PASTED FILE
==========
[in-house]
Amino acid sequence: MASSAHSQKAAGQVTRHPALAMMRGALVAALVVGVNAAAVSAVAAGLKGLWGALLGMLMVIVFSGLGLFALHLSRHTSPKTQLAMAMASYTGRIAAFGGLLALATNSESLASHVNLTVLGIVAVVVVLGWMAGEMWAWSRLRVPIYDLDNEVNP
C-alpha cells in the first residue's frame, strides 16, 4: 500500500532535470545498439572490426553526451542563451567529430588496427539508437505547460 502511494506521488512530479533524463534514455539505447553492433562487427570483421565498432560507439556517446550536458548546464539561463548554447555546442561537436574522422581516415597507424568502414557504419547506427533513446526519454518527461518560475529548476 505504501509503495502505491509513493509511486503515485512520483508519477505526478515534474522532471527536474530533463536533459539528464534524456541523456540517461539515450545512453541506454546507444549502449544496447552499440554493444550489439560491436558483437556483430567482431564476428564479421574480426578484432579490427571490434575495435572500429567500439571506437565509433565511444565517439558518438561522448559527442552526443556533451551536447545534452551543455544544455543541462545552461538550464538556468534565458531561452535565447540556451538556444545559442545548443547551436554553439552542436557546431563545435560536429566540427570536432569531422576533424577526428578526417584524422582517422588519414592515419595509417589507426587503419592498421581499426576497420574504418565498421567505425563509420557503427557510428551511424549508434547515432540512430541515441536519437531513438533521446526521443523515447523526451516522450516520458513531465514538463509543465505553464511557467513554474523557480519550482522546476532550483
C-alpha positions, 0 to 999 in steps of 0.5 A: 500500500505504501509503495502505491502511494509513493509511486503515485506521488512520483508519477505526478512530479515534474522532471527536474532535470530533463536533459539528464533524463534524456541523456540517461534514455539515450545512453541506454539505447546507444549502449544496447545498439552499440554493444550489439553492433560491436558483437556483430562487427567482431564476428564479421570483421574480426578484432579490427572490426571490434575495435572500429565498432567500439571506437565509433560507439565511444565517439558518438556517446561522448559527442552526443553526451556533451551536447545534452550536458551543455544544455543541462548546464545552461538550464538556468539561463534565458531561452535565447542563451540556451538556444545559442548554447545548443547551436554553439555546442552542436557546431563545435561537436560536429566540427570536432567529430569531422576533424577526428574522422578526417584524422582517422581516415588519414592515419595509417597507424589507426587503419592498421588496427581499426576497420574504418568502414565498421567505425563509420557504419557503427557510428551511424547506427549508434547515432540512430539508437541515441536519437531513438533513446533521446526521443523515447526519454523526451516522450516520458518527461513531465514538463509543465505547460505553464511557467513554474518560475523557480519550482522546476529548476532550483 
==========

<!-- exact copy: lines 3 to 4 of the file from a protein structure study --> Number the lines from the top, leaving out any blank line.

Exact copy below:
C-alpha cells in the first residue's frame, strides 16, 4: 500500500532535470545498439572490426553526451542563451567529430588496427539508437505547460 502511494506521488512530479533524463534514455539505447553492433562487427570483421565498432560507439556517446550536458548546464539561463548554447555546442561537436574522422581516415597507424568502414557504419547506427533513446526519454518527461518560475529548476 505504501509503495502505491509513493509511486503515485512520483508519477505526478515534474522532471527536474530533463536533459539528464534524456541523456540517461539515450545512453541506454546507444549502449544496447552499440554493444550489439560491436558483437556483430567482431564476428564479421574480426578484432579490427571490434575495435572500429567500439571506437565509433565511444565517439558518438561522448559527442552526443556533451551536447545534452551543455544544455543541462545552461538550464538556468534565458531561452535565447540556451538556444545559442545548443547551436554553439552542436557546431563545435560536429566540427570536432569531422576533424577526428578526417584524422582517422588519414592515419595509417589507426587503419592498421581499426576497420574504418565498421567505425563509420557503427557510428551511424549508434547515432540512430541515441536519437531513438533521446526521443523515447523526451516522450516520458513531465514538463509543465505553464511557467513554474523557480519550482522546476532550483
C-alpha positions, 0 to 999 in steps of 0.5 A: 500500500505504501509503495502505491502511494509513493509511486503515485506521488512520483508519477505526478512530479515534474522532471527536474532535470530533463536533459539528464533524463534524456541523456540517461534514455539515450545512453541506454539505447546507444549502449544496447545498439552499440554493444550489439553492433560491436558483437556483430562487427567482431564476428564479421570483421574480426578484432579490427572490426571490434575495435572500429565498432567500439571506437565509433560507439565511444565517439558518438556517446561522448559527442552526443553526451556533451551536447545534452550536458551543455544544455543541462548546464545552461538550464538556468539561463534565458531561452535565447542563451540556451538556444545559442548554447545548443547551436554553439555546442552542436557546431563545435561537436560536429566540427570536432567529430569531422576533424577526428574522422578526417584524422582517422581516415588519414592515419595509417597507424589507426587503419592498421588496427581499426576497420574504418568502414565498421567505425563509420557504419557503427557510428551511424547506427549508434547515432540512430539508437541515441536519437531513438533513446533521446526521443523515447526519454523526451516522450516520458518527461513531465514538463509543465505547460505553464511557467513554474518560475523557480519550482522546476529548476532550483 